One of the NBTA London delegate stated that the Kings Cross development should not be use as a model example, a model example would included no lost to mooring spaces and the introduction of new facilities. CRT didn’t voice any disagreements over what NBTA London delegate said.

For the example of social enterprise, CRT talked about the adoption of the Limehouse Cut lead by Poplar Harca Housing. Which until we talked to them had no knowledge of people that live on the canal without home mooring. They had thought that the only people that live on the canal live in home moorings.

CRT also talked briefly about that Housing and Planning Act 2016 means councils must assess the needs of boat dwellers using waterways which go through their area. CRT stated that the all their results of their survey will be out soon. We included that the NBTA London has a survey which asks more about the needs of boat dwellers.

Which we are still running. If you haven’t filled it out yet please fill it out. Here it is; https://marcus122.typeform.com/to/SrAhJi

CRT also put out the idea that they might make a mooring place at Little Venice one of those chargeable bookable moorings they have been talking about. But they are not sure where exactly if they will put them there, it probably depends on the resistant to it.

The main reason for the NBTA London went to this meeting was to collect Local Authorities contacts so we can meet with them to discuss their assessment of boat dwellers in future meetings between us and them. We got a reasonable amount of council contacts from this meeting. Our plan is to get Local Authorities and CRT to work together to give us more facilities and mooring rings etc.

Second Half was organised into discussion groups. NBTA London delegates were in two different groups.

Most non-boaters – particularly residents and local councillors were thinking that “residential moorings” meant any moorings where live-aboard itinerant boaters stop or that they didn’t know that boat dwellers exist. So some educating on boat dwellers without a home mooring was called for. Evidently, the Local Authorities members which both delegates talked to were supportive of the NBTA London cause. Afterwards they voiced a much better understanding of our lifestyle and needs – and what we mean by “facilities”.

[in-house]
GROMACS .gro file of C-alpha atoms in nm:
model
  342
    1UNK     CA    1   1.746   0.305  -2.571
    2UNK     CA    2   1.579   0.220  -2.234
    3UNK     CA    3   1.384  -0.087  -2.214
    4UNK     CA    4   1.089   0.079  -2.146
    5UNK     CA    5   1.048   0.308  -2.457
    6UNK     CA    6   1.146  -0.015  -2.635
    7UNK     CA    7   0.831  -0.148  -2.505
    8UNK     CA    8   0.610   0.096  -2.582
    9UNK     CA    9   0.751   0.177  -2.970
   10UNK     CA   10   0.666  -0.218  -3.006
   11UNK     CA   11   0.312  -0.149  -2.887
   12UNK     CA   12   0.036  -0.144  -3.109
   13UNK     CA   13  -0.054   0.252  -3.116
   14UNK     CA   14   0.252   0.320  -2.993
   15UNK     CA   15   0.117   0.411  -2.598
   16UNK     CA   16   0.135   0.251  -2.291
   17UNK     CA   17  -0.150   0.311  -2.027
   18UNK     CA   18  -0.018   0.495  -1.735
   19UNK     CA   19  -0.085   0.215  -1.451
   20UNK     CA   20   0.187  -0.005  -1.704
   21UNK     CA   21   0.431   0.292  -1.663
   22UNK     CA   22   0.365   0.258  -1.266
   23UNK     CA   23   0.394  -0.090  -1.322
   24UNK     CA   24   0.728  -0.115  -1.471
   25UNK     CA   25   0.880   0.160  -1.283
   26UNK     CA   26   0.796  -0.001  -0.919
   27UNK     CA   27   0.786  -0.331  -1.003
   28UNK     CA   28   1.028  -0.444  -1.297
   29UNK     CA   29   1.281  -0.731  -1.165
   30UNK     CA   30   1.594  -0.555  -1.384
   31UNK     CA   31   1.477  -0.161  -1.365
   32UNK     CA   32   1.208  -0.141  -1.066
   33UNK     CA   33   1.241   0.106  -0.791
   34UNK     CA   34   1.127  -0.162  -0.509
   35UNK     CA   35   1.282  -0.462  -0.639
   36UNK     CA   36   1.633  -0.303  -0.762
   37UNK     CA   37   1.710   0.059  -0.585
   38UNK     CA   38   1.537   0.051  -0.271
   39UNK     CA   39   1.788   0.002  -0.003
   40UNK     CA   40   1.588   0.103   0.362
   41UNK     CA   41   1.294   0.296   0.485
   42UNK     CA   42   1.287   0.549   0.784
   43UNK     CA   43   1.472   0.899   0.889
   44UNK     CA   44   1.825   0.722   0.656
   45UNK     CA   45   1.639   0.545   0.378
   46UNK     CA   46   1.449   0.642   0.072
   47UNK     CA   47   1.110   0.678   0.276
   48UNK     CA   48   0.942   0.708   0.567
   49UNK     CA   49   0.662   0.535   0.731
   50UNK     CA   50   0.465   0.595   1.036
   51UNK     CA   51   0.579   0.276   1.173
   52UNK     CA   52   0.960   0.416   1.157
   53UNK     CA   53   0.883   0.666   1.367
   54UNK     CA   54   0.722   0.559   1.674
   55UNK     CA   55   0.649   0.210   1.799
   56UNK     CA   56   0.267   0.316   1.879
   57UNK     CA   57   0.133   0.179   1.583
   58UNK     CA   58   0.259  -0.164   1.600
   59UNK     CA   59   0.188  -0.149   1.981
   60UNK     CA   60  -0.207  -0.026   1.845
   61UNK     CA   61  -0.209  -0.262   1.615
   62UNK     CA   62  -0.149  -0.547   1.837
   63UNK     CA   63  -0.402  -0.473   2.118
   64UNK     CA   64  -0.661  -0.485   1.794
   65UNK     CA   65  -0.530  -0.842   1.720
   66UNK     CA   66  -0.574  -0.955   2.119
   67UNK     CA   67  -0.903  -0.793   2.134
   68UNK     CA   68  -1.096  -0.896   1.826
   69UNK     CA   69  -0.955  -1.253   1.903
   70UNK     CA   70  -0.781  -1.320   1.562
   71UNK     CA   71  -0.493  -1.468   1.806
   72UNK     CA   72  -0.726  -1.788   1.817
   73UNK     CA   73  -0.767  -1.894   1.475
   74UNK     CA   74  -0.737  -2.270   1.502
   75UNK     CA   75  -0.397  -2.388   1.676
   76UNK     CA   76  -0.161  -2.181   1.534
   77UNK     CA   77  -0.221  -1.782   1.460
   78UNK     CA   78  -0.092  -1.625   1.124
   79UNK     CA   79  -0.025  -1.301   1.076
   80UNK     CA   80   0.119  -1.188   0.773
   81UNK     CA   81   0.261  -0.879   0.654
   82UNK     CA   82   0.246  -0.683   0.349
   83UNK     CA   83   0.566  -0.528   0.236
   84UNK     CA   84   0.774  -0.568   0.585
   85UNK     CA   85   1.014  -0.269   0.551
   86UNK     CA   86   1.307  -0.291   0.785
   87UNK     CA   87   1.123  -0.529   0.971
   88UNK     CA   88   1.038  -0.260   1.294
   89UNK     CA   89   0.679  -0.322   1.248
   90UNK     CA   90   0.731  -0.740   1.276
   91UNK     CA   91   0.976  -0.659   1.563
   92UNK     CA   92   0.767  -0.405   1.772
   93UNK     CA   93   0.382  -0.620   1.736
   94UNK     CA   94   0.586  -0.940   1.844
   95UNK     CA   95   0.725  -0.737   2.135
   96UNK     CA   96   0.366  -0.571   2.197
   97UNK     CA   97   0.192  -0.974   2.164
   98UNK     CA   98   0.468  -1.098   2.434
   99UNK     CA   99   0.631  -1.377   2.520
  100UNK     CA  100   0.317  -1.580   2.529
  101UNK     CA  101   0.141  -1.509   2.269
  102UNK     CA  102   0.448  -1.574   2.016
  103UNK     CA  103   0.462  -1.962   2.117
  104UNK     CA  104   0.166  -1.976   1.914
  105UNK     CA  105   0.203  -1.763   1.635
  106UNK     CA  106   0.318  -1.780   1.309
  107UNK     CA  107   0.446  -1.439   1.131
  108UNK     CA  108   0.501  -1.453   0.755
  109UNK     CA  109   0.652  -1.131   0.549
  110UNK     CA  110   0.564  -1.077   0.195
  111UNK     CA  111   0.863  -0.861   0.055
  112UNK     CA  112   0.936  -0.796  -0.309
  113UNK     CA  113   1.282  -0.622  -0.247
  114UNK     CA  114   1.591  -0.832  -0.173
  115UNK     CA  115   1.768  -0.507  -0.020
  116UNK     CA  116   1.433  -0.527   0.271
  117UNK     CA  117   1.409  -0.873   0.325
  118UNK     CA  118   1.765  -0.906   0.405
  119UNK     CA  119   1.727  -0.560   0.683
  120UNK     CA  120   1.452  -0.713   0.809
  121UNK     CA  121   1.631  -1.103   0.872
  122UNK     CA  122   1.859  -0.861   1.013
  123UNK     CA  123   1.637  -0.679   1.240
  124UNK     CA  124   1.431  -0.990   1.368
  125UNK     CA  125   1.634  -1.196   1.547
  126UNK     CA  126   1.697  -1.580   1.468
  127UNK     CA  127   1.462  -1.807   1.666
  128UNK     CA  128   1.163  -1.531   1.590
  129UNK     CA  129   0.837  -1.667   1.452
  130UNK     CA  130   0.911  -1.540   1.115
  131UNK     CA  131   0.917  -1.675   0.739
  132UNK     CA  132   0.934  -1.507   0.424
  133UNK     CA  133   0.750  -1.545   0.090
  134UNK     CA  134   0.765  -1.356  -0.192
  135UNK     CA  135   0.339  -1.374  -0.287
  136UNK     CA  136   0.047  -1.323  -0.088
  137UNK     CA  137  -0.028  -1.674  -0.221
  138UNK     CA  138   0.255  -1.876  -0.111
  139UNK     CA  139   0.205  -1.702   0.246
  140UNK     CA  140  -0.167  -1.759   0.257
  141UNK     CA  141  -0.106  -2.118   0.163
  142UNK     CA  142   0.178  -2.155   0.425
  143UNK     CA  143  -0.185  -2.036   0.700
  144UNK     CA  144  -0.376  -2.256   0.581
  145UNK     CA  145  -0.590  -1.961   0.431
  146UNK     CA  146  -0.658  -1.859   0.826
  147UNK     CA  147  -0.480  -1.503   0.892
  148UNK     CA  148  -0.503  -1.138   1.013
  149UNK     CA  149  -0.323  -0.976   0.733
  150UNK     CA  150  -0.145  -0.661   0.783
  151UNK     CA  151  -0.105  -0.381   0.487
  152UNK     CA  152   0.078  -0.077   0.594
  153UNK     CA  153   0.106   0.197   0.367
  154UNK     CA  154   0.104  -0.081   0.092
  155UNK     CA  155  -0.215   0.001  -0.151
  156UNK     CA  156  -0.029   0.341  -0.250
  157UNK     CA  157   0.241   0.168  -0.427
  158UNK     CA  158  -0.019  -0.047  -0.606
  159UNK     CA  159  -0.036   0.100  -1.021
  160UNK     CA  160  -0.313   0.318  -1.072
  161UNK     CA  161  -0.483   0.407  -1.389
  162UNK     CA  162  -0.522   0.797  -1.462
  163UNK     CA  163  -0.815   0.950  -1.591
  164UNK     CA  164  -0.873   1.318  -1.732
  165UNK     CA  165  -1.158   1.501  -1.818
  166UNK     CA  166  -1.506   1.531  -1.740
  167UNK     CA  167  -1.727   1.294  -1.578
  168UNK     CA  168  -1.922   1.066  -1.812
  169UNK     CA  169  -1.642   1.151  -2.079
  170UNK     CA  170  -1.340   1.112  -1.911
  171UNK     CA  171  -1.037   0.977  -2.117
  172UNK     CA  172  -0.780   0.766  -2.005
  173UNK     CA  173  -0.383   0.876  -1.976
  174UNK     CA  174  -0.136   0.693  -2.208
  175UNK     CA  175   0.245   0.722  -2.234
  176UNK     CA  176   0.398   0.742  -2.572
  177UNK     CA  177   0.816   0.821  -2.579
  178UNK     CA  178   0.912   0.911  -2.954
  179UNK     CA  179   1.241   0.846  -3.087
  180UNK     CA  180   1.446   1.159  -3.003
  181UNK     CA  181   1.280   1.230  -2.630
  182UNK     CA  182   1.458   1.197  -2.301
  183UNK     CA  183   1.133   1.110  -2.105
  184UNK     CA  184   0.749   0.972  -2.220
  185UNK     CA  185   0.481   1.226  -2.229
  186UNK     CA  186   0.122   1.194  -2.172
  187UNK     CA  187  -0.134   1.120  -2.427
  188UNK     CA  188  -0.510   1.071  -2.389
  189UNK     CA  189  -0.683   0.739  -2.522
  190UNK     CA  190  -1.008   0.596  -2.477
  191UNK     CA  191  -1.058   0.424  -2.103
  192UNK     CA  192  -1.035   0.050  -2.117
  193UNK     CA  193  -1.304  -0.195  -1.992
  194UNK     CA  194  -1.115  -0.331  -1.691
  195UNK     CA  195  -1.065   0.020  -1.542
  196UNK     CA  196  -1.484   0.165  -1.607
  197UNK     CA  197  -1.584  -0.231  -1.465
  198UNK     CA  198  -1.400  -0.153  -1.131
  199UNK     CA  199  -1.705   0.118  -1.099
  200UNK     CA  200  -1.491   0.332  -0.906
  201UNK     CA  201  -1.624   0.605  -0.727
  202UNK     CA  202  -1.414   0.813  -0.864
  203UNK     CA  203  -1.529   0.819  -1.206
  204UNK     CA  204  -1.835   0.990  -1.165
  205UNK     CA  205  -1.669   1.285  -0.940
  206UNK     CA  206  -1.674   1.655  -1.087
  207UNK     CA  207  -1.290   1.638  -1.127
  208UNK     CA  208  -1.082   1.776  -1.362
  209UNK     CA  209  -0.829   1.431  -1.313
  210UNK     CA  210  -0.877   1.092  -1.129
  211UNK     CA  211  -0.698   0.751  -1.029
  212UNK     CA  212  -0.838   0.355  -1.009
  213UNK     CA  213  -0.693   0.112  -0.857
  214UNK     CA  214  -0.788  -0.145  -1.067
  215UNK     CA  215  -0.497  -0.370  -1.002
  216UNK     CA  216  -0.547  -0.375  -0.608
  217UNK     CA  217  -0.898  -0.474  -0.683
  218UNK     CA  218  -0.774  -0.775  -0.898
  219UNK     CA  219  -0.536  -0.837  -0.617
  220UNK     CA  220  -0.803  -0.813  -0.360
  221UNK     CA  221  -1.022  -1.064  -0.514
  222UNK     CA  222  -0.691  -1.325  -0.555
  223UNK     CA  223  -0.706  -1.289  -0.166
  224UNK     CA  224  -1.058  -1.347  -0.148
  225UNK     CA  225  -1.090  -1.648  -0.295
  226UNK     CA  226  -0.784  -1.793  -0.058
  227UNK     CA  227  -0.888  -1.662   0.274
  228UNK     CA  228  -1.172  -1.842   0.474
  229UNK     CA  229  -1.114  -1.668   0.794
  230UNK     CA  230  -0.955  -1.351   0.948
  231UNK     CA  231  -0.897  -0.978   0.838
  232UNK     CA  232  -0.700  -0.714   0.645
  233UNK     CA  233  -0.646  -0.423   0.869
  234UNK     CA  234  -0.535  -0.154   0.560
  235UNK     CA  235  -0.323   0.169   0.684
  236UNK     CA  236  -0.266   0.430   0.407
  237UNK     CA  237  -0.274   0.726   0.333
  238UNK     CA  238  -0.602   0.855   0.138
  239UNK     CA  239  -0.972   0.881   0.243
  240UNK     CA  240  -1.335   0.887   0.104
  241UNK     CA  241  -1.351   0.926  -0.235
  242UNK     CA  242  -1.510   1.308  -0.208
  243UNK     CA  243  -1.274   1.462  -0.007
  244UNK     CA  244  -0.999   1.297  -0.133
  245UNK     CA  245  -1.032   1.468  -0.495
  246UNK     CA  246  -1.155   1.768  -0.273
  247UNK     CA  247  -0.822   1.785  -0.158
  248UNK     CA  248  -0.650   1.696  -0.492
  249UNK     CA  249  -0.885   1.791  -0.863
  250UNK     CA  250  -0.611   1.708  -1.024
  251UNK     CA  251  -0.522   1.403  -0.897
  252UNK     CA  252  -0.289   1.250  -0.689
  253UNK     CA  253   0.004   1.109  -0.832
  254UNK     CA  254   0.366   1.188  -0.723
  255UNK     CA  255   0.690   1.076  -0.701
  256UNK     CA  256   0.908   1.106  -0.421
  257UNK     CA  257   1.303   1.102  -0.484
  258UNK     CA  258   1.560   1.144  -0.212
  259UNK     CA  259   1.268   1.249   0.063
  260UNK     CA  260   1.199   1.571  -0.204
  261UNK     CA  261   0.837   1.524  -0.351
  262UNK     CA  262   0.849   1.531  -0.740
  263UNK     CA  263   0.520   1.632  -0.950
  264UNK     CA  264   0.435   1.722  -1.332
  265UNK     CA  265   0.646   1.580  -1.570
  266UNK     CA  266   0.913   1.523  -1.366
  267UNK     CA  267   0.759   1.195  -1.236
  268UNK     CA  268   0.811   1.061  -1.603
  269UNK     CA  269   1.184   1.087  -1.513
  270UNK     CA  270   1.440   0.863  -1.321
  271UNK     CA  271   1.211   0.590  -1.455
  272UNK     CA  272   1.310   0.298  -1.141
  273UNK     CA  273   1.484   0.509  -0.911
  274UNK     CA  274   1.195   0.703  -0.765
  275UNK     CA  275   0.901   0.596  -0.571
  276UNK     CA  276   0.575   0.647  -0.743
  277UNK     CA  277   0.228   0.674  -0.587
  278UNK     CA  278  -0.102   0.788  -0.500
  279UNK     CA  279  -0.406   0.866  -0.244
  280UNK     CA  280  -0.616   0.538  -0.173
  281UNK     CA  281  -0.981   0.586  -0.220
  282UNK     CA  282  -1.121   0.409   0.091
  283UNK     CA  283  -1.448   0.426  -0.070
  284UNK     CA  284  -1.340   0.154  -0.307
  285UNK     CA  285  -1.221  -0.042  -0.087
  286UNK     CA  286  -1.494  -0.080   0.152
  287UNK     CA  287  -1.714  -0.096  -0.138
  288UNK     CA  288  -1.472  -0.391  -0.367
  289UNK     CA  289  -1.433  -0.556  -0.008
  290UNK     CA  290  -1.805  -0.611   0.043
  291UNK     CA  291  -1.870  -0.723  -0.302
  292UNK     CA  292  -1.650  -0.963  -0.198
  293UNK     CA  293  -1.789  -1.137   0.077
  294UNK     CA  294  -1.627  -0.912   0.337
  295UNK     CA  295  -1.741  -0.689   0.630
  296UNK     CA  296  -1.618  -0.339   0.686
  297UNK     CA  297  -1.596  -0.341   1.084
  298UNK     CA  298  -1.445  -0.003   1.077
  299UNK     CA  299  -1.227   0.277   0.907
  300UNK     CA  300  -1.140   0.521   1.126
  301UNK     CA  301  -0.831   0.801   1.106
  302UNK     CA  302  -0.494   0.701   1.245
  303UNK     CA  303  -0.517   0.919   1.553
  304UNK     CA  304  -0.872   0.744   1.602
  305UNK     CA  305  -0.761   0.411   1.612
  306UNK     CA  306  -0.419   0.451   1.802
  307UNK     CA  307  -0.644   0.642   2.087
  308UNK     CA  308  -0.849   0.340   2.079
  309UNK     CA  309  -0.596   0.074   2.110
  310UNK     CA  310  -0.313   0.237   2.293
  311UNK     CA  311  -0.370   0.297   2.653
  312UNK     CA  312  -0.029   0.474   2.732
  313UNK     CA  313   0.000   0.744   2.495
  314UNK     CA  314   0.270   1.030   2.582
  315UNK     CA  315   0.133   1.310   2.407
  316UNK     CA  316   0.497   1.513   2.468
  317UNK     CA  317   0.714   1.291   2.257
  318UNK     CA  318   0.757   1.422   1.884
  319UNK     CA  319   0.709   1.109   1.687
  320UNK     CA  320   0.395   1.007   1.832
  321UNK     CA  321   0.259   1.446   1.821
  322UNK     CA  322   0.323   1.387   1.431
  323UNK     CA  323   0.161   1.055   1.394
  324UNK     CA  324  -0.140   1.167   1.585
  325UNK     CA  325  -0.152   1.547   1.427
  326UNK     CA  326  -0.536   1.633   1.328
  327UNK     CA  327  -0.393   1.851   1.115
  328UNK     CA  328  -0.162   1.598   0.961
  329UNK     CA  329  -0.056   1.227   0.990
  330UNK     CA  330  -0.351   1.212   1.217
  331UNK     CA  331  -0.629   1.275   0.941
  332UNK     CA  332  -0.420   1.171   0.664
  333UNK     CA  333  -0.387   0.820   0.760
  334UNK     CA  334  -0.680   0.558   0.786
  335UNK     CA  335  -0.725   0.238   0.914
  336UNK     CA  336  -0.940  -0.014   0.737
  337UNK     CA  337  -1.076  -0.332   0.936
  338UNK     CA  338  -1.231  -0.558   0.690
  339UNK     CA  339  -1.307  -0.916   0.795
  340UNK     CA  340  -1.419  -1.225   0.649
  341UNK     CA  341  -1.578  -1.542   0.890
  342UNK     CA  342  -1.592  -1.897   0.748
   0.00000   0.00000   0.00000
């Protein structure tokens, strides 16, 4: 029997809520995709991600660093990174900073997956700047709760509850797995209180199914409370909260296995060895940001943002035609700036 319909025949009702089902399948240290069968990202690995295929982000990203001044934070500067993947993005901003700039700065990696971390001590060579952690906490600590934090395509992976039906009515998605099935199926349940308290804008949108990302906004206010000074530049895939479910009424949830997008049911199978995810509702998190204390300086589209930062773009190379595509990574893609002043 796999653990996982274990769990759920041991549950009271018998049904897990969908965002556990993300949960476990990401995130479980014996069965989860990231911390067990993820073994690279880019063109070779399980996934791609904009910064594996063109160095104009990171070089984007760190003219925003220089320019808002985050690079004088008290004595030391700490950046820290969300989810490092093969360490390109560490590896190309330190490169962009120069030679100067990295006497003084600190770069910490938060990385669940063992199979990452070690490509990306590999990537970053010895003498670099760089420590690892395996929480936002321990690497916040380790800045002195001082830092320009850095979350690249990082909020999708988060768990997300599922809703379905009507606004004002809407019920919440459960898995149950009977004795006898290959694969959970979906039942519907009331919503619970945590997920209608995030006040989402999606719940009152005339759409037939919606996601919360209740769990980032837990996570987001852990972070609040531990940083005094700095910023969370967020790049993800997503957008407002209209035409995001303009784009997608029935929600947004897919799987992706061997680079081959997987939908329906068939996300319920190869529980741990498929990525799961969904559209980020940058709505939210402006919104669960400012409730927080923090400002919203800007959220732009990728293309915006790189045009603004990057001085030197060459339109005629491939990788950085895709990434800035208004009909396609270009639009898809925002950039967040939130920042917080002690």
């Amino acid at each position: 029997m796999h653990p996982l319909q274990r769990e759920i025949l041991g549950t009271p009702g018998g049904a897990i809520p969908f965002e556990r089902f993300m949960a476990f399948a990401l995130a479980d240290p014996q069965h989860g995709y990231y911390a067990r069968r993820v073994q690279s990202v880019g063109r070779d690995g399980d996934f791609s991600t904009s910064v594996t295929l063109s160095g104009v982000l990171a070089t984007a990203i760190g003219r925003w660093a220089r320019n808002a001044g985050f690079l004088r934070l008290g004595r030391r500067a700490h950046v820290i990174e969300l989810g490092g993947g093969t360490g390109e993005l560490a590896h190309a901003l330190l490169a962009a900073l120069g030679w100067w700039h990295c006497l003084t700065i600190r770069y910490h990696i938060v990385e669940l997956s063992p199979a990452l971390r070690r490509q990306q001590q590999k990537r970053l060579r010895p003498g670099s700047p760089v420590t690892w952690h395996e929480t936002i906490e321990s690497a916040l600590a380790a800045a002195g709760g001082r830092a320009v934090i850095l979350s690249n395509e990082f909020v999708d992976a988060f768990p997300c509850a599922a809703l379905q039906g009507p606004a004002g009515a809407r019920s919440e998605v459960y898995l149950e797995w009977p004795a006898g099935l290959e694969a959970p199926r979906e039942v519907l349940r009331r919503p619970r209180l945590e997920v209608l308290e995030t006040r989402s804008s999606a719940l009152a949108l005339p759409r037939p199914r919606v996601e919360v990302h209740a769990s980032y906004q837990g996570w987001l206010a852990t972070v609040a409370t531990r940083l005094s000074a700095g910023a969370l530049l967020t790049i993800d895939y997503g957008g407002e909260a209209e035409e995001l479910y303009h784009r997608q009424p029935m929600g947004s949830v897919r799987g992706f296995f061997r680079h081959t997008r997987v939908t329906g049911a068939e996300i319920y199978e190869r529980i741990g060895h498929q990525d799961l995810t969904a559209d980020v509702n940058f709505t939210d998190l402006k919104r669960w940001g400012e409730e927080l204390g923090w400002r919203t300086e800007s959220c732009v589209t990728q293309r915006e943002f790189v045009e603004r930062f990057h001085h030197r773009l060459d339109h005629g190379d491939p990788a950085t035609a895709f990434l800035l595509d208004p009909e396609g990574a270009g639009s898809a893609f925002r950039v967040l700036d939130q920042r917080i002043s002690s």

Overall, we thought it was a worthwhile meeting for us.

Great Winter Warmer!

This years NBTA London Winter Warmer collected together 35 London bargee travellers. We were served good food, a great film followed by warm discussion.

The spirit of the do it yourself culture had not escaped bargee travellers as we sat around tables built that very day out of pallets. After eating food freshly prepared by the bargee travellers cooked at the venue, we watch the short film ‘Off the Cut’. The film showed us that the kind of attacks we are under in London from CRT are much the same as the stresses and strains placed on the boat dweller community on the Kennet and Avon canal in the West Country. Inspired by the documentary and the introduction from the director herself (Wendy Zakiewicz), we then broke out into discussion on a great amount of issues we face as boat dwellers. There was great enthusiasm by people that are not presently members of the NBTA for us to fight the CRTs policy of threating people with eviction. There was a real feeling that something has to be done for boat dwellers and support for the boat dweller demo next year (on the Saturday 8th April) was high.

So overall it was a good mix of food, working together, socialising, a good film and discussion about what we should do to defending our homes and fight for better conditions such as more facilities such as water points, elsans and rubbish bins!

Winter Warmer 2016

National Bargee Travellers Association London (NBTA L) is hosting a warm winter meal with a selection of freshly cooked food and film showing of ‘OFF the CUT’ followed by a discussion. Off the Cut film provides unique insight into a community of boaters living on the Kennet and Avon canal. The film follows a family on their pedal powered boat as they embark on a journey in which their way of life, and that of the whole community, comes under threat. At the event there will be someone from the making of the film to talk about issues in the film.

off-the-cut

All boaters are welcome to come and cook with us, as well as bring their own dishes. We will start cooking at 5pm. This will be a great event for itinerant boaters to eat together, socialise and openly talk about defending our homes in a warm and friendly environment.

Thursday 1 December at 7pm at London Action Resource Centre 62 Fieldgate St, London E1 1ES

The venus is off a road on Whitechapel Road, between Aldgate East tube and Whitechapel tube.

Get a ticket here:

https://www.eventbrite.com/e/winter-warmer-tickets-27757528515

London Survey- For boaters by boaters

This survey differs from CRT’s survey as we wish to see what improvements can be made on the waterways, specifically for boaters without a home mooring. This survey may be completed by anyone who is using, has used or is intending to use the following waterways for navigation: Limehouse Cut, Hertford Union Canal, Lee Navigation, River Stort; Regent’s
Canal and Grand Union Paddington Arm; Grand Union up to Rickmansworth, Slough Arm.
The results will be used to campaign for improvement of London boat dwellers’ needs.
A big thanks to all those who take the time to complete our survey
thank-you

Vulnerable boater hospitalised after Canal & River Trust evict her